2. Determinate or Indeterminate Varieties
Once you have an idea of the varieties you want to grow, you’ll want to decide which of the two basic tomato plant types you’ll cultivate: determinate or indeterminate.
Determinate tomatoes grow to a fixed mature height and generally produce all their fruit over just a few weeks. They’re also referred to as bush tomatoes since they don’t grow as tall as indeterminate varieties. Determinate tomatoes can be a great choice if you:
- Live somewhere with an especially short growing season;
- Need to harvest them at the same time for preservation;
- Won’t be around all season to keep up with a longer harvest;
- Have certain growing limitations, such as in containers or boxes up off the ground.
Indeterminate tomatoes will continue to grow and produce so long as your climate conditions are right. Most gardeners prefer this type of tomato so they can enjoy tomatoes all season long, and they are a great choice if you also have plenty of space and are growing from ground height. The Guinness World Record is a tomato vine that is 65 feet!
If you accidentally choose one type when you really need the other, you’ll likely be disappointed, not to mention frustrated. So be sure to choose your tomato plants based on the how and when of your tomato enjoyment.
Climate plays a very important role in tomato production. Most tomatoes fruit between 50-95°F (10-35ºC). If your warm-season temperatures are outside this range, you’ll want to look for those few varieties that can produce at more varied temperatures.
For cooler climates, consider starting your seeds indoors or purchasing young tomato plants from your local nursery to get a headstart on the growing season. For hot climates, your plants can be more susceptible to disease if they’re not well established by the time temperatures hit their highs, so timing is critical.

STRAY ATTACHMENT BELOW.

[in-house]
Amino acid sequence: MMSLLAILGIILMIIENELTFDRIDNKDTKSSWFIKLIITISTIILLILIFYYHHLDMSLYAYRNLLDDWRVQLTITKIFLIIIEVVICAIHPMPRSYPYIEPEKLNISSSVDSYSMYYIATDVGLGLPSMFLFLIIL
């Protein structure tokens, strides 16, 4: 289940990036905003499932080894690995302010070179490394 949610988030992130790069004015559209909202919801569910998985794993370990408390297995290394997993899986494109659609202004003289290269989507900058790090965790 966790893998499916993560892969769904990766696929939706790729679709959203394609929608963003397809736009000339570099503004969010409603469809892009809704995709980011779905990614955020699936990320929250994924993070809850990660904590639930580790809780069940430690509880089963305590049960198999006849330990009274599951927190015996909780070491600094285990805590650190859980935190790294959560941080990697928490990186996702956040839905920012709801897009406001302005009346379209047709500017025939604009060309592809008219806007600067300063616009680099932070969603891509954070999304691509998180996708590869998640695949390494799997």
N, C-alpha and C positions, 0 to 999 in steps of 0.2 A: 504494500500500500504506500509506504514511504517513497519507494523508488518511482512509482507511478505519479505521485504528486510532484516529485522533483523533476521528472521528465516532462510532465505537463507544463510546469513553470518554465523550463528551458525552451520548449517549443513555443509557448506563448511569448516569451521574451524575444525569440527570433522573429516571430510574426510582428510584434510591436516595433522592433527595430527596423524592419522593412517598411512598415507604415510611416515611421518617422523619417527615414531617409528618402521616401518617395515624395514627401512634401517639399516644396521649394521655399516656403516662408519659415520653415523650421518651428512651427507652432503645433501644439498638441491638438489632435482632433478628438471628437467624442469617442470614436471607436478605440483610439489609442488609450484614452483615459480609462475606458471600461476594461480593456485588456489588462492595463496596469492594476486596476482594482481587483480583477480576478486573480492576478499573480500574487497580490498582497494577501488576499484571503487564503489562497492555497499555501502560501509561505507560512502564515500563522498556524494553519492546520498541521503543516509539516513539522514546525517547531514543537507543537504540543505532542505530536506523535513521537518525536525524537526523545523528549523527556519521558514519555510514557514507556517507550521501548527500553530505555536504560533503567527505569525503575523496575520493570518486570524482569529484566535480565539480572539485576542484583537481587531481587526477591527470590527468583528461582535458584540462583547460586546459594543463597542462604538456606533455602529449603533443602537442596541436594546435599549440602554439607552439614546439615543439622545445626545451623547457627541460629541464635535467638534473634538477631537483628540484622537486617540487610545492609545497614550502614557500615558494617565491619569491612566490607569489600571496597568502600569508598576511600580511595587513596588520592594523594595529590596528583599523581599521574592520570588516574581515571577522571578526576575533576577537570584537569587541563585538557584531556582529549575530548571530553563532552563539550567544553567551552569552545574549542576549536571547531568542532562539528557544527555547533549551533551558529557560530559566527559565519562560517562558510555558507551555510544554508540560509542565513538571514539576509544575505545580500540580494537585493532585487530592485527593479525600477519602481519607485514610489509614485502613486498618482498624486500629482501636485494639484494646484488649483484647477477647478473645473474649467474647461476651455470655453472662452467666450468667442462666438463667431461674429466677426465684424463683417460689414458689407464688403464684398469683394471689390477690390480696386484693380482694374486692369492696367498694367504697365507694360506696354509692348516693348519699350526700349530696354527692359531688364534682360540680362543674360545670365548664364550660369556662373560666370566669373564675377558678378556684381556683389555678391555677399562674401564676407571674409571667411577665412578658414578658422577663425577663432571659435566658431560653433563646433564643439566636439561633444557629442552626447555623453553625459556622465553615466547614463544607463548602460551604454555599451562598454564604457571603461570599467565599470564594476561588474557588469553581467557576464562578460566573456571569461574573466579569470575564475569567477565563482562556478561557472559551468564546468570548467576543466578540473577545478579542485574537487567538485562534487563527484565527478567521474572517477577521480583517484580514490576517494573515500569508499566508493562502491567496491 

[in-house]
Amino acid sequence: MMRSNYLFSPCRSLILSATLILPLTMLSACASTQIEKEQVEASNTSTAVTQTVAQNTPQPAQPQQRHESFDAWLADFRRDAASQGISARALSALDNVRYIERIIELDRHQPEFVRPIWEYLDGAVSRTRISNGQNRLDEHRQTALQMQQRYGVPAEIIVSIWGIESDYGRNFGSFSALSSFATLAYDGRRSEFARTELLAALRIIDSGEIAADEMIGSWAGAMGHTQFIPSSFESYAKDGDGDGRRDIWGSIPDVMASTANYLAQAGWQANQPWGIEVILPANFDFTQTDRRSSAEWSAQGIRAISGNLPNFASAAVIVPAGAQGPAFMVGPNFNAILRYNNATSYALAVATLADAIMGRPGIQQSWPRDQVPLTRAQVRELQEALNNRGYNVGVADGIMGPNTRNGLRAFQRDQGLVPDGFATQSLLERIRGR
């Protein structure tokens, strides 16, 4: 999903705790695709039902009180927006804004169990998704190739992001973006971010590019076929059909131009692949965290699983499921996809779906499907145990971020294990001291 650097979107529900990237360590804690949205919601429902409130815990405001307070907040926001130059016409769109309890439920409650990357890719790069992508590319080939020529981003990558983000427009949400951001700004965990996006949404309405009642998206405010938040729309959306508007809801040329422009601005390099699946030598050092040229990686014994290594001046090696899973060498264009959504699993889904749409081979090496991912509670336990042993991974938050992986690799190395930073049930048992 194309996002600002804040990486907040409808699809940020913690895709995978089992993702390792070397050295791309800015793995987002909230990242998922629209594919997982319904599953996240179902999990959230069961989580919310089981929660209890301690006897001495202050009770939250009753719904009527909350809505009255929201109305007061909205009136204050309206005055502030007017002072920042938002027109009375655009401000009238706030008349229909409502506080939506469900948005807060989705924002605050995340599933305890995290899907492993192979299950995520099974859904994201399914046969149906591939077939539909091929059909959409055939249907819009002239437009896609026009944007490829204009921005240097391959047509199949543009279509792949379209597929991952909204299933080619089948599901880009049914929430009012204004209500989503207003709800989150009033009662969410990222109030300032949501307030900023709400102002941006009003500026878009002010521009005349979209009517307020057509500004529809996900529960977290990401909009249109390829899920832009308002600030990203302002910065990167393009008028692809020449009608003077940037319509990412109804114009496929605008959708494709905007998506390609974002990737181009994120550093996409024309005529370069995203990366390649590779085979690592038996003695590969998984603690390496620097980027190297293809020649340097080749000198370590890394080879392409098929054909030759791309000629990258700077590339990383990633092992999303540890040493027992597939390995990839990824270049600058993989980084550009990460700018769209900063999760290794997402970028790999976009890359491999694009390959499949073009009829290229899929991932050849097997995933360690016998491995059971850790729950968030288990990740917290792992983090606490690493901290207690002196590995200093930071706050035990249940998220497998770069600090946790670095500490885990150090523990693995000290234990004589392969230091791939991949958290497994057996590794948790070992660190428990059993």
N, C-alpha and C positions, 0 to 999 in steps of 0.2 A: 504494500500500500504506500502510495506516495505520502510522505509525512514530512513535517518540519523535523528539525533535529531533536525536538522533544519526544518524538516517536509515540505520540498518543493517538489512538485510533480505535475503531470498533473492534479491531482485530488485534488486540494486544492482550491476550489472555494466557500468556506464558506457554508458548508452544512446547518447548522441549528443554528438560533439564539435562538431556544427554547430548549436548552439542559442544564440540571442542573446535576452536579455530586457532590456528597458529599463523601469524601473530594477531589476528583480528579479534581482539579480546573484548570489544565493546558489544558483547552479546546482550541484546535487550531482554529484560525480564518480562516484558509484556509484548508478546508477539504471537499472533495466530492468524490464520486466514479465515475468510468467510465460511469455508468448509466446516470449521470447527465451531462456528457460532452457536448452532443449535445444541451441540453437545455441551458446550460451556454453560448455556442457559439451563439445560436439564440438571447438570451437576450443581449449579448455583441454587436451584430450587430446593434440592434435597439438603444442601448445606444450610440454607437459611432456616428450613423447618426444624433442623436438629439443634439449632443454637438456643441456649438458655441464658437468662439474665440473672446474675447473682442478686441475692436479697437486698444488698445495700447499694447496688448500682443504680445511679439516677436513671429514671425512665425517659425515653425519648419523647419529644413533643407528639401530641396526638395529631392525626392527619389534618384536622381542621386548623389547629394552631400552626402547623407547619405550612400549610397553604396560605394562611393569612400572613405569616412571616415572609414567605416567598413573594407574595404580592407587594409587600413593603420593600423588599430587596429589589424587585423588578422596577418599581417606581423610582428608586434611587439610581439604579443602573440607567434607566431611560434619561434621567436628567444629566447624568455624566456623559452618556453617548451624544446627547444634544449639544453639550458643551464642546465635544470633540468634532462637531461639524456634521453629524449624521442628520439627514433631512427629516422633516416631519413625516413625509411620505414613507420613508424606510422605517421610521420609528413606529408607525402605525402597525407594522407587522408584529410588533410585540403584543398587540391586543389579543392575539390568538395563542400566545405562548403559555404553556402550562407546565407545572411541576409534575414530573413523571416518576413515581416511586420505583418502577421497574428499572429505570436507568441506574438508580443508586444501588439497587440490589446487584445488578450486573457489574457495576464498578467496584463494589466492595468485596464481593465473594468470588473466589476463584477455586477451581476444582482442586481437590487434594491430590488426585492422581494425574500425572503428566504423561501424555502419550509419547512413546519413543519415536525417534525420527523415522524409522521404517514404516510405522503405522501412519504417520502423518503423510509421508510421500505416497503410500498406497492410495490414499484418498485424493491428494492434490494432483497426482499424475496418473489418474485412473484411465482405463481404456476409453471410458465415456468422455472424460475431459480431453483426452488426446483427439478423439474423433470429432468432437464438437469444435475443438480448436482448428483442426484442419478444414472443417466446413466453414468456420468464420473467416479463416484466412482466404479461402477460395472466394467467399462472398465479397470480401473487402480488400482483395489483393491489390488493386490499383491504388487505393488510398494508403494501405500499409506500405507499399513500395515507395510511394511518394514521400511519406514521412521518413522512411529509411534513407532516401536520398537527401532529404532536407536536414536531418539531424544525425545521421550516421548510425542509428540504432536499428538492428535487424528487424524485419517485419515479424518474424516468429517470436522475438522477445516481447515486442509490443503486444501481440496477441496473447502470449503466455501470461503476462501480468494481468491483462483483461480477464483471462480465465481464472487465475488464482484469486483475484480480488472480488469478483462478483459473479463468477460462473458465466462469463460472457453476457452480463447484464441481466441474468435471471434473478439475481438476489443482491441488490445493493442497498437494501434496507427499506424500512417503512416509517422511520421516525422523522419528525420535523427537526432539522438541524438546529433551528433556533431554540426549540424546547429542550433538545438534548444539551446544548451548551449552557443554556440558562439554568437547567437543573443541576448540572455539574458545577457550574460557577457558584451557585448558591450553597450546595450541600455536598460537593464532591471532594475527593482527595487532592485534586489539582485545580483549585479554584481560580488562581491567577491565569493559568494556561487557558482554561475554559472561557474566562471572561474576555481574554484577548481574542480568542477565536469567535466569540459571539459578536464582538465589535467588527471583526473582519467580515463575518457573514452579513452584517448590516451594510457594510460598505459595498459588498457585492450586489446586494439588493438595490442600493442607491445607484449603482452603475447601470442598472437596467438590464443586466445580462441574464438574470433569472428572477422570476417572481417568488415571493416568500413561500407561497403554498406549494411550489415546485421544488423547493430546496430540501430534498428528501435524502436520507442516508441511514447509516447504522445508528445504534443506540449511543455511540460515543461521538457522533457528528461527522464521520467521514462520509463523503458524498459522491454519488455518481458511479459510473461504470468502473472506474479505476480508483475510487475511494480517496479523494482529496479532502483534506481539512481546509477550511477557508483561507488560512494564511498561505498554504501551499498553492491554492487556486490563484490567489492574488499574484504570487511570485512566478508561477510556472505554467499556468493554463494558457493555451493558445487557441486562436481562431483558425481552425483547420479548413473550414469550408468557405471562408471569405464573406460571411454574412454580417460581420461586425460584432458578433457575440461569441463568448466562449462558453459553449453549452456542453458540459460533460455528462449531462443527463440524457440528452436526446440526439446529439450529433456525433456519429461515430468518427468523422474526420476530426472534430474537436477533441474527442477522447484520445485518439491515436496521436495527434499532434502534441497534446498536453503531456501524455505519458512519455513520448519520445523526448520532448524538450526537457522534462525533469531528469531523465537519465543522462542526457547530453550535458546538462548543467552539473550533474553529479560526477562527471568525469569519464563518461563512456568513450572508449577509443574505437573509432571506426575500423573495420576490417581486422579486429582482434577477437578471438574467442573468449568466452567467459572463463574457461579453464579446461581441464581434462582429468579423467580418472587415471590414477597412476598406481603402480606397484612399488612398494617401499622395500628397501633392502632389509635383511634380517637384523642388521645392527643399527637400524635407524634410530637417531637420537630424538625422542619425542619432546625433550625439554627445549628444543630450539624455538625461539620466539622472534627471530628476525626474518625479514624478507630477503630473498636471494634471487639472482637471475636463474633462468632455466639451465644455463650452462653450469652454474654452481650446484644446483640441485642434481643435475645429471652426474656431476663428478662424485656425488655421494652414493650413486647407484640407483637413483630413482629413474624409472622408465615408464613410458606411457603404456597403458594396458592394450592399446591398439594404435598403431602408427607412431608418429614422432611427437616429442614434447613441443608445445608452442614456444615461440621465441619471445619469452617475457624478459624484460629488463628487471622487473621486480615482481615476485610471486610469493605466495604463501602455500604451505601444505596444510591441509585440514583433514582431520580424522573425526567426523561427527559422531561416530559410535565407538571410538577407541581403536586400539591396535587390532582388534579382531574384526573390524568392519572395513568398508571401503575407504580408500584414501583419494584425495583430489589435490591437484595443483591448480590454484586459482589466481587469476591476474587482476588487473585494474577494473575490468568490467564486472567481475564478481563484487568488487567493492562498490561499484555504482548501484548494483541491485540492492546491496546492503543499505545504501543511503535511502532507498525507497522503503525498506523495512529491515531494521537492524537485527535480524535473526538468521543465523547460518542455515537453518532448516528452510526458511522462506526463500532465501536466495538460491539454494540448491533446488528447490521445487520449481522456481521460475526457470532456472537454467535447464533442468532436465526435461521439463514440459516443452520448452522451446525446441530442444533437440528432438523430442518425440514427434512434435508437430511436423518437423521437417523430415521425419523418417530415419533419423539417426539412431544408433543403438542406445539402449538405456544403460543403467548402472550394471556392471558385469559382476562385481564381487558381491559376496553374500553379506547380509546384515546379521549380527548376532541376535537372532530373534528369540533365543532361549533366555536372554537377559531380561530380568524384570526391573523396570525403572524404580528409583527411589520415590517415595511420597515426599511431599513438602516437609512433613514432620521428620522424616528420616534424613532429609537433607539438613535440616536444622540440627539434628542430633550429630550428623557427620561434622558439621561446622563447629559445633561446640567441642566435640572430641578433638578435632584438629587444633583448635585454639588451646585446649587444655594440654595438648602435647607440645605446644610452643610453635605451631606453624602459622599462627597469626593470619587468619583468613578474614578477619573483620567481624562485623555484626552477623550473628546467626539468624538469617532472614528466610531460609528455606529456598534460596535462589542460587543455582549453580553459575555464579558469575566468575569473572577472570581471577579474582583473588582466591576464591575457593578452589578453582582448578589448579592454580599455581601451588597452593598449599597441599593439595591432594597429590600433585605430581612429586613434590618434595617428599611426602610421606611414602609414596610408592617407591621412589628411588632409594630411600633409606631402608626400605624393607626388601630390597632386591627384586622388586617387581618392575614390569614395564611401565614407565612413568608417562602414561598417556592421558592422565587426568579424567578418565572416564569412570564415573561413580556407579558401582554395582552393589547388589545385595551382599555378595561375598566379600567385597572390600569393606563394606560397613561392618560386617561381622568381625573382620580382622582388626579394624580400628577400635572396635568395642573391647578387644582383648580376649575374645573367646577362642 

In addition to choosing the right type, choosing varieties that are well adapted to your climate can vastly increase your tomato harvests. Discover how to find the best varieties for your climate with the 10 Tips for Growing Delicious Tomatoes Download from our friends at Grow Your Own Vegetables.
4. Your Tomato Plants Need 6-8 Hours of Sunlight
Without proper sunlight, your vegetable plants cannot photosynthesize and grow. Your outdoor tomato plants need six hours of sunlight minimum and ideally, eight or more for optimum health.
NOTE: Sunlight and grow lamps are not the same thing. If growing indoors, your tomato plants need 16-18 hours under lamps.
5. Quality Soil Means Nutrient-Rich Food
Health starts in the soil. If growing in a container, choose a high-quality, organic potting mix. If growing in soil, ensure good drainage, structure, and fertility. Tomatoes like a lot of nutrition! Add a 2” layer minimum of organic compost on the top of your potting mix or soil each growing season. Using just potting mix or soil alone may not be enough. Dr. Earth is one example of an organic soil amendment made specifically for tomatoes.
6. Grow Tomatoes Vertically & Trellis Early
Growing vertically is one of the best choices for your tomato health. Plants drooping on the ground have a greater chance of contracting diseases, and more fruit is wasted. Stake or trellis your tomato plants when they are young. Waiting to trellis can result in a tangled mess, and it may also damage your plants.